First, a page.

Climate, Justice, and Children's Health
This webinar was originally presented on July 29, 2021. Climate change can have social, economic, public health, and other adverse health impacts on communities and can worsen inequitable social conditions. Infants and children are especially vulnerable to adverse environmental health outcomes from climate change. Health professionals play an important role in addressing inequities caused by climate change. This presentation discusses environmental and climate justice, describes how communities of color are at disproportionately high risk for adverse health effects caused by climate change, and provides resources for health professionals.
By the end of this webinar, participants will be able to:
- Define environmental justice.
- Describe when the issue of environmental justice was written into US law through a Presidential Executive Order.
- Describe how children living in communities of color are at increased risk for health issues associated with climate change.
- Identify at least 3 resources for health professionals to advance climate justice.
Laura Anderko, PhD, RN, Region 3 PEHSU
Dr. Anderko serves as a co-Director of the Region 3 PEHSU at Villanova University College of Nursing, the Mid-Atlantic Center for Children’s Health and the Environment (MACCHE). She is a nurse, educator, and scholar focusing on environmental health for over 20 years. She has served on a number of federal advisory committees, is currently a member of the NASEM committee establishing Guidance on PFAS testing and health outcomes, and in 2013 she was recognized by the Obama White House as a Champion of Change for her advocacy efforts in Climate Change and Public Health.
Ruth McDermott-Levy, PhD, MPH, RN, FAAN, Region 3 PEHSU
Dr. McDermott-Levy is a professor at Villanova University’s M. Louise Fitzpatrick College of Nursing and Co-director of the Mid-Atlantic Center for Children’s Health and the Environment. She has extensive community health nursing experience and is an expert in environmental health. She has authored publications regarding implementing environmental and climate health into the nursing curricula and addressing climate change in practice and research. In 2018 she was a Fulbright-Saastamoinen Foundation Health and Environmental Sciences Scholar where she conducted research regarding climate change in Finland and taught environmental health at the University of Eastern Finland.
CE Origination date: July 29, 2021
CE Expiration date: July 29, 2023
In support of improving patient care, this activity has been planned and implemented by Centers for Disease Control and Prevention and Pediatric Environmental Health Specialty Unit (PEHSU). The Centers for Disease Control and Prevention is jointly accredited by the Accreditation Council for Continuing Medical Education (ACCME), the Accreditation Council for Pharmacy Education (ACPE), and the American Nurses Credentialing Center (ANCC), to provide continuing education for the healthcare team.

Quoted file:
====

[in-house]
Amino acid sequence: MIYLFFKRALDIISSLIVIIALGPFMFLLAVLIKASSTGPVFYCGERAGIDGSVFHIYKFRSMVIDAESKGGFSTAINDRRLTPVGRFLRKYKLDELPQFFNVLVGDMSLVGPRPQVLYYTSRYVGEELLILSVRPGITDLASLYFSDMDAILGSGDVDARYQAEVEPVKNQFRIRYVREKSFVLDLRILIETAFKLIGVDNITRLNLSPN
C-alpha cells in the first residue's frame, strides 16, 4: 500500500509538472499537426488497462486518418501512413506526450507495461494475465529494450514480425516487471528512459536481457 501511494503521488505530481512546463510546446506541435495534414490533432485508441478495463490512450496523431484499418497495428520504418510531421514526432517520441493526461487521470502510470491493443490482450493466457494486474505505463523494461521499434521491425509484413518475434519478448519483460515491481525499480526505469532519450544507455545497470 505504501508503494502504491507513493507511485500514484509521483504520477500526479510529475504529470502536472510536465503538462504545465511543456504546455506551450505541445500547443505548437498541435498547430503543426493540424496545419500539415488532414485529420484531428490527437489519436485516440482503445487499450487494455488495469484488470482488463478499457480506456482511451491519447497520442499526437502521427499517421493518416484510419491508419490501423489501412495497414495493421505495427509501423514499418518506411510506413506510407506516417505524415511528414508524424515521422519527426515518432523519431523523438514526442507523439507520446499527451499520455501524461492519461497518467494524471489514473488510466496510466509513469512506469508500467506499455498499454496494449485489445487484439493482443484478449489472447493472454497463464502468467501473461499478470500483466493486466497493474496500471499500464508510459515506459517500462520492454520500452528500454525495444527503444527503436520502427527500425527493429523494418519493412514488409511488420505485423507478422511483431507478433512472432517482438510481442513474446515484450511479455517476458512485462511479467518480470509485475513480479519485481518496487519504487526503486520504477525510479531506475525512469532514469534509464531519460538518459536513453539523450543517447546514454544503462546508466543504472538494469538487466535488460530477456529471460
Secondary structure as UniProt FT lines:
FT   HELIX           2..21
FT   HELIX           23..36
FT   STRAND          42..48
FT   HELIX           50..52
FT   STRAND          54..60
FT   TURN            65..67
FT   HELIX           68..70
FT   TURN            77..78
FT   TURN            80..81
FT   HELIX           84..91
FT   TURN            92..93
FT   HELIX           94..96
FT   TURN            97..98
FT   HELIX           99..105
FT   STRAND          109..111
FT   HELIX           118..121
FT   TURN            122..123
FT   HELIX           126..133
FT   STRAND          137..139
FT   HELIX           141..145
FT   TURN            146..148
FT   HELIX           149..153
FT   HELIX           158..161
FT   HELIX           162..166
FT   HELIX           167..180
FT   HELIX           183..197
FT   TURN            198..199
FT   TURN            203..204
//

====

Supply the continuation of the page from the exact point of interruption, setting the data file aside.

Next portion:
CME: The Centers for Disease Control and Prevention designates this live activity for a maximum of 1.0 AMA PRA Category 1 Credits™. Physicians should claim only the credit commensurate with the extent of their participation in the activity.
CNE: The Centers for Disease Control and Prevention designates this activity for 1.0 nursing contact hours.
CEU: The Centers for Disease Control and Prevention is authorized by IACET to offer 0.1 CEU's for this program.
CECH: Sponsored by the Centers for Disease Control and Prevention, a designated provider of continuing education contact hours (CECH) in health education by the National Commission for Health Education Credentialing, Inc. This program is designated for Certified Health Education Specialists (CHES®) and/or Master Certified Health Education Specialists (MCHES®) to receive up to 1.0 total Category I continuing education contact hours. Maximum advanced level continuing education contact hours available are 0. Continuing Competency credits available are 1.0. CDC provider number 98614.
For Certified Public Health Professionals (CPH)
The Centers for Disease Control and Prevention is a pre-approved provider of Certified in Public Health (CPH) recertification credits and is authorized to offer 1.0 CPH recertification credits for this program.
Disclosure: In compliance with continuing education requirements, all presenters must disclose any financial or other associations with the manufacturers of commercial products, suppliers of commercial services, or commercial supporters as well as any use of unlabeled product(s) or product(s) under investigational use. CDC, our planners, our presenters, content experts and their spouses/partners wish to disclose they have no financial interests or other relationships with the manufacturers of commercial products, suppliers of commercial services, or commercial supporters. Planning committee reviewed content to ensure there is no bias. Presentation will not include any discussion of the unlabeled use of a product or a product under investigational use. CDC did not accept commercial support for this continuing education activity.
Disclaimer: This course was supported by the American Academy of Pediatrics (AAP) and funded (in part) by a cooperative agreement with the Centers for Disease Control and Prevention/Agency for Toxic Substances and Disease Registry (CDC/ATSDR). The U.S. Environmental Protection Agency (EPA) supports the PEHSUs by providing partial funding to CDC/ATSDR through an Inter-Agency Agreement. The findings and conclusions presented have not been formally disseminated by CDC/ATSDR or EPA and should not be construed to represent any agency determination or policy. Use of trade names that may be mentioned is for identification only and does not imply endorsement by the CDC/ATSDR or EPA.
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